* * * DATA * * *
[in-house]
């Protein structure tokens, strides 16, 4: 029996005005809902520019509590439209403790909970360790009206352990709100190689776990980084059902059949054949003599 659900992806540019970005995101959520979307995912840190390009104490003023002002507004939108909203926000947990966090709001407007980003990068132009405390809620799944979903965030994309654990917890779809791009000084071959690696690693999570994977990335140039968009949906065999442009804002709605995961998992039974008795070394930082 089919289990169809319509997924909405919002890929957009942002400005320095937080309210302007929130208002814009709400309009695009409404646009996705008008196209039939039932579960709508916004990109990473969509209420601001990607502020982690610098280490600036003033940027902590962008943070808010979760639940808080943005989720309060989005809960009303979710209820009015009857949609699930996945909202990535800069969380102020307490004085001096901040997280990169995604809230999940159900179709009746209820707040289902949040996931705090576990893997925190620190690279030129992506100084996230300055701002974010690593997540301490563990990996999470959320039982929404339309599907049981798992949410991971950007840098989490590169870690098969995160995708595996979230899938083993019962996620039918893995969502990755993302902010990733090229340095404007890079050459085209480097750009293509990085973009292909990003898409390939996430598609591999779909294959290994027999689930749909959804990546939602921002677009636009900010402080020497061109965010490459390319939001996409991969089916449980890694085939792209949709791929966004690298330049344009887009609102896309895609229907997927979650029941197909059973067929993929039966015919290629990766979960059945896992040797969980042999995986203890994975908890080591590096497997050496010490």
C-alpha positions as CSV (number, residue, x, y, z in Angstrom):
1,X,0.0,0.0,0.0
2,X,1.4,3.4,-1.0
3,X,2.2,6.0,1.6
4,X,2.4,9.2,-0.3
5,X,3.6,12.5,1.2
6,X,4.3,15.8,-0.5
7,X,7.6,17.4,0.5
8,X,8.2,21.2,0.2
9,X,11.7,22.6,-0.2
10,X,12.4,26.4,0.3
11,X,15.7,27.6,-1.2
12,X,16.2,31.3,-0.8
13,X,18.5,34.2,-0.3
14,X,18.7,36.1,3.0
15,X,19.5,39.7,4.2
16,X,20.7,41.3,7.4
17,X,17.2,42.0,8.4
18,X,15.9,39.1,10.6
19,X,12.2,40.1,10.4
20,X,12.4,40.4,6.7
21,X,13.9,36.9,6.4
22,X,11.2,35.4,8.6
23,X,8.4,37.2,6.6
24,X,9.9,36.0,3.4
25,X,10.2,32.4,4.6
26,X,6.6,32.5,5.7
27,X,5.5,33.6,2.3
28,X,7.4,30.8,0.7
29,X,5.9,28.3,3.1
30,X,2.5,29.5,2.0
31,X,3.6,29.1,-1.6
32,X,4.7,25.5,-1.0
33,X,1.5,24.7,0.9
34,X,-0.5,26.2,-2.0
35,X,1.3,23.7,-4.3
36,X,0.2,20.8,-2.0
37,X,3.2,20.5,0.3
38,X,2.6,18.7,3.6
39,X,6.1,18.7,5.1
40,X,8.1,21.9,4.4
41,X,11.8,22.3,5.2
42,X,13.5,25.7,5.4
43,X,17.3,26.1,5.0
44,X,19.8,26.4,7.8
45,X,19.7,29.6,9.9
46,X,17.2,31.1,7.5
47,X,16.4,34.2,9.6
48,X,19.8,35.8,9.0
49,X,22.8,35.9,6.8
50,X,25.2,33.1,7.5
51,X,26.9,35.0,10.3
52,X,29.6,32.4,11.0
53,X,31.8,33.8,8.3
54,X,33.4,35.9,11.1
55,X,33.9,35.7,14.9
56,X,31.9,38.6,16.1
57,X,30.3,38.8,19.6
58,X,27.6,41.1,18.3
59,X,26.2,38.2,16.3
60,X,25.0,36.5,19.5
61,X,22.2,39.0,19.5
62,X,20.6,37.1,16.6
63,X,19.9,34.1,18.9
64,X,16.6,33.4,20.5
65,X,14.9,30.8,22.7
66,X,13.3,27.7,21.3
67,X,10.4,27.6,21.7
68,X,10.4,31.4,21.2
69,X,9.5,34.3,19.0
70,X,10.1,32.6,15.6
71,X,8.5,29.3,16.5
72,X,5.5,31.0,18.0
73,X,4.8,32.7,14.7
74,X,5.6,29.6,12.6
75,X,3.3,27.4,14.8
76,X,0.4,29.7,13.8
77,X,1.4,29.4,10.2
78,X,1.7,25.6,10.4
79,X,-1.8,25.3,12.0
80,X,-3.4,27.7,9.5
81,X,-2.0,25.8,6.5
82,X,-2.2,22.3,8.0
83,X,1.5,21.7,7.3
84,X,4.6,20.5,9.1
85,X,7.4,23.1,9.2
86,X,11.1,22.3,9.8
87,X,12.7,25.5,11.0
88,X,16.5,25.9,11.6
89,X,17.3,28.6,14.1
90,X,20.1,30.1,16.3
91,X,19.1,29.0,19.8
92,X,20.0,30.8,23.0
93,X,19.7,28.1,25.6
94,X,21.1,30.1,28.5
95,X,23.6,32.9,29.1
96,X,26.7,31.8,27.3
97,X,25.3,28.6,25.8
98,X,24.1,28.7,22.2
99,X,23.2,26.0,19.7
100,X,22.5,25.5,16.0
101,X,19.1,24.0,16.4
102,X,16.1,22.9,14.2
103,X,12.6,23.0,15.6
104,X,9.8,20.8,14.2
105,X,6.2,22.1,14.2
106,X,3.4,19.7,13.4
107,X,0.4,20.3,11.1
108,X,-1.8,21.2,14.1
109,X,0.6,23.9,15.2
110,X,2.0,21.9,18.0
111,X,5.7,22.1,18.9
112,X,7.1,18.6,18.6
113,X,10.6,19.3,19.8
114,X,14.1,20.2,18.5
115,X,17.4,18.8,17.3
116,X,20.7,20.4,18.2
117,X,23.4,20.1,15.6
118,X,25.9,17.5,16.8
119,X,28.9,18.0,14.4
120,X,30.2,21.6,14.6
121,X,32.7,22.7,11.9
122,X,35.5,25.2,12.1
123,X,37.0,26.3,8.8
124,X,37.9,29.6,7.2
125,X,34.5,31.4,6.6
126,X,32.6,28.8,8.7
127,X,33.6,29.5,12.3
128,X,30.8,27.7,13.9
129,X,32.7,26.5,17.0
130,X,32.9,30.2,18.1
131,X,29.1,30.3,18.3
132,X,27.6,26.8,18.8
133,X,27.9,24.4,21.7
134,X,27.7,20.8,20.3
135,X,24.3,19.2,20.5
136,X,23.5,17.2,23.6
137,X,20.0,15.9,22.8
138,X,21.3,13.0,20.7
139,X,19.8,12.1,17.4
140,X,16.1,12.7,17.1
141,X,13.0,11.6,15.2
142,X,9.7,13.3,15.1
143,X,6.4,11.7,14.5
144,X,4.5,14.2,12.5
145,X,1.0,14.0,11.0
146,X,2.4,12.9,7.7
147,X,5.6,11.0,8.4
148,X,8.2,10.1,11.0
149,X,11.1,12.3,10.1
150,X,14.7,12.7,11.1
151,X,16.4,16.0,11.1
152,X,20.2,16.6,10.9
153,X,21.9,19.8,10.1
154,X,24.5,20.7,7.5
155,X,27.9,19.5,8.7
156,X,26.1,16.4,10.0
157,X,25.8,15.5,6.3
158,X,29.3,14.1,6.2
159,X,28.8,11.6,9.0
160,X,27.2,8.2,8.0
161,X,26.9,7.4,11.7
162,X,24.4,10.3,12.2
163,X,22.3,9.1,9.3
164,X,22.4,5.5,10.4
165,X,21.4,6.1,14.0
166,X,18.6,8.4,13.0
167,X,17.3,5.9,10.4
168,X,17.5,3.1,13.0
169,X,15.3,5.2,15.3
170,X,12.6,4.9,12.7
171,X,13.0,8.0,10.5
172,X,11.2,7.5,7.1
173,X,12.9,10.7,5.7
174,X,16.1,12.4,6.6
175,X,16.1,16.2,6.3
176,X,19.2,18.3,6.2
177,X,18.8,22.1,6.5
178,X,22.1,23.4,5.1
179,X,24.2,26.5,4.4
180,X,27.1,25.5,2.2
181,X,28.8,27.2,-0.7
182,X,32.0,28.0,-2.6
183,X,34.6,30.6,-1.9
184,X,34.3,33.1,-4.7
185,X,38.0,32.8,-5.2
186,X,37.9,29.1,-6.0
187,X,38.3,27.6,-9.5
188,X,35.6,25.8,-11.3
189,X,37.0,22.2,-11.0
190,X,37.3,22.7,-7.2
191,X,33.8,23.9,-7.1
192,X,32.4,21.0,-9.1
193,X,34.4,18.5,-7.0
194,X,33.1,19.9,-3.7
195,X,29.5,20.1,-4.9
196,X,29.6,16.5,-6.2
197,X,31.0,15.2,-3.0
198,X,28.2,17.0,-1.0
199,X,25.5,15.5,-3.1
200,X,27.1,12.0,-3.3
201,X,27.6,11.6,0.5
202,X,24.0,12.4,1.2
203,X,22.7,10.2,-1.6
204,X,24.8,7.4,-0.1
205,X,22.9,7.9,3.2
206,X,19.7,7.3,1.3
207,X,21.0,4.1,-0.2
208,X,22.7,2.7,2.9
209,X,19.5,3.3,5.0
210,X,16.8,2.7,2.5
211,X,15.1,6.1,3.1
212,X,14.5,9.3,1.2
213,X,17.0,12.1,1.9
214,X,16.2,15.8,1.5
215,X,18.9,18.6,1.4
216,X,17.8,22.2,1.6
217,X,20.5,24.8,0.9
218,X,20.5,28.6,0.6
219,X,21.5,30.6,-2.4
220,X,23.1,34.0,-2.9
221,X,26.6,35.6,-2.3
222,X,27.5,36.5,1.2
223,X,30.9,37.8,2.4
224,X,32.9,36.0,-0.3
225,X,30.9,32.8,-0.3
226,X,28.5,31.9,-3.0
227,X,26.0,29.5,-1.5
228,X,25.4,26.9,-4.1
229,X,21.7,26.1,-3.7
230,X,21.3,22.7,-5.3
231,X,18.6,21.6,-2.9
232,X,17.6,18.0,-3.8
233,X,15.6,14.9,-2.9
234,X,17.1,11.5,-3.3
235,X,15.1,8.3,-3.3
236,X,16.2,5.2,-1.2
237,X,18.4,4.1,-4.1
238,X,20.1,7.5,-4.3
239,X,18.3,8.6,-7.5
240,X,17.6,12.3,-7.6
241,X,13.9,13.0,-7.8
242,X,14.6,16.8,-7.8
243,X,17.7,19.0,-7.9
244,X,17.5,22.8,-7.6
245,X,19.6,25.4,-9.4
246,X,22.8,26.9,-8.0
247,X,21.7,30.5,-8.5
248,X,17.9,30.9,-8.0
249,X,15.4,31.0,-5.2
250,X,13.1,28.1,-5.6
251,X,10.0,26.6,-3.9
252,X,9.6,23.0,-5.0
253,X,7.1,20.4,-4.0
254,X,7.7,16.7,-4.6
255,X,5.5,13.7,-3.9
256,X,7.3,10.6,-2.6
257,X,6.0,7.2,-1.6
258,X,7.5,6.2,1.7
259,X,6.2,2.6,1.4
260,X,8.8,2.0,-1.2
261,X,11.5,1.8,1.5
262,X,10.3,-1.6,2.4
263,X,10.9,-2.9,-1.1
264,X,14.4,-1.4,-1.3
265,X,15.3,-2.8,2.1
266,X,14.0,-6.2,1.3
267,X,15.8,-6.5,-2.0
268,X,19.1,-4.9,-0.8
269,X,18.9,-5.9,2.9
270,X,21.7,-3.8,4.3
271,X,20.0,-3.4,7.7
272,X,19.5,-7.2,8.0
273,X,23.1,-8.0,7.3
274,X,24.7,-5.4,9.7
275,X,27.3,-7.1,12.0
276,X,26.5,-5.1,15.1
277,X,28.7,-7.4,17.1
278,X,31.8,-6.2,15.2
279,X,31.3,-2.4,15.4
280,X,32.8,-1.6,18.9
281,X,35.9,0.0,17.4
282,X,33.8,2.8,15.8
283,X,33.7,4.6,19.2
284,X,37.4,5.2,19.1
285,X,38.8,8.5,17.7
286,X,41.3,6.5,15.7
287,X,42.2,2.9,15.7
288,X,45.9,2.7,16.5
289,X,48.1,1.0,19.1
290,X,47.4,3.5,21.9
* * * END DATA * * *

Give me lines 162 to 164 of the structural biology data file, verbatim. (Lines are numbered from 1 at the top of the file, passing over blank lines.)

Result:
159,X,28.8,11.6,9.0
160,X,27.2,8.2,8.0
161,X,26.9,7.4,11.7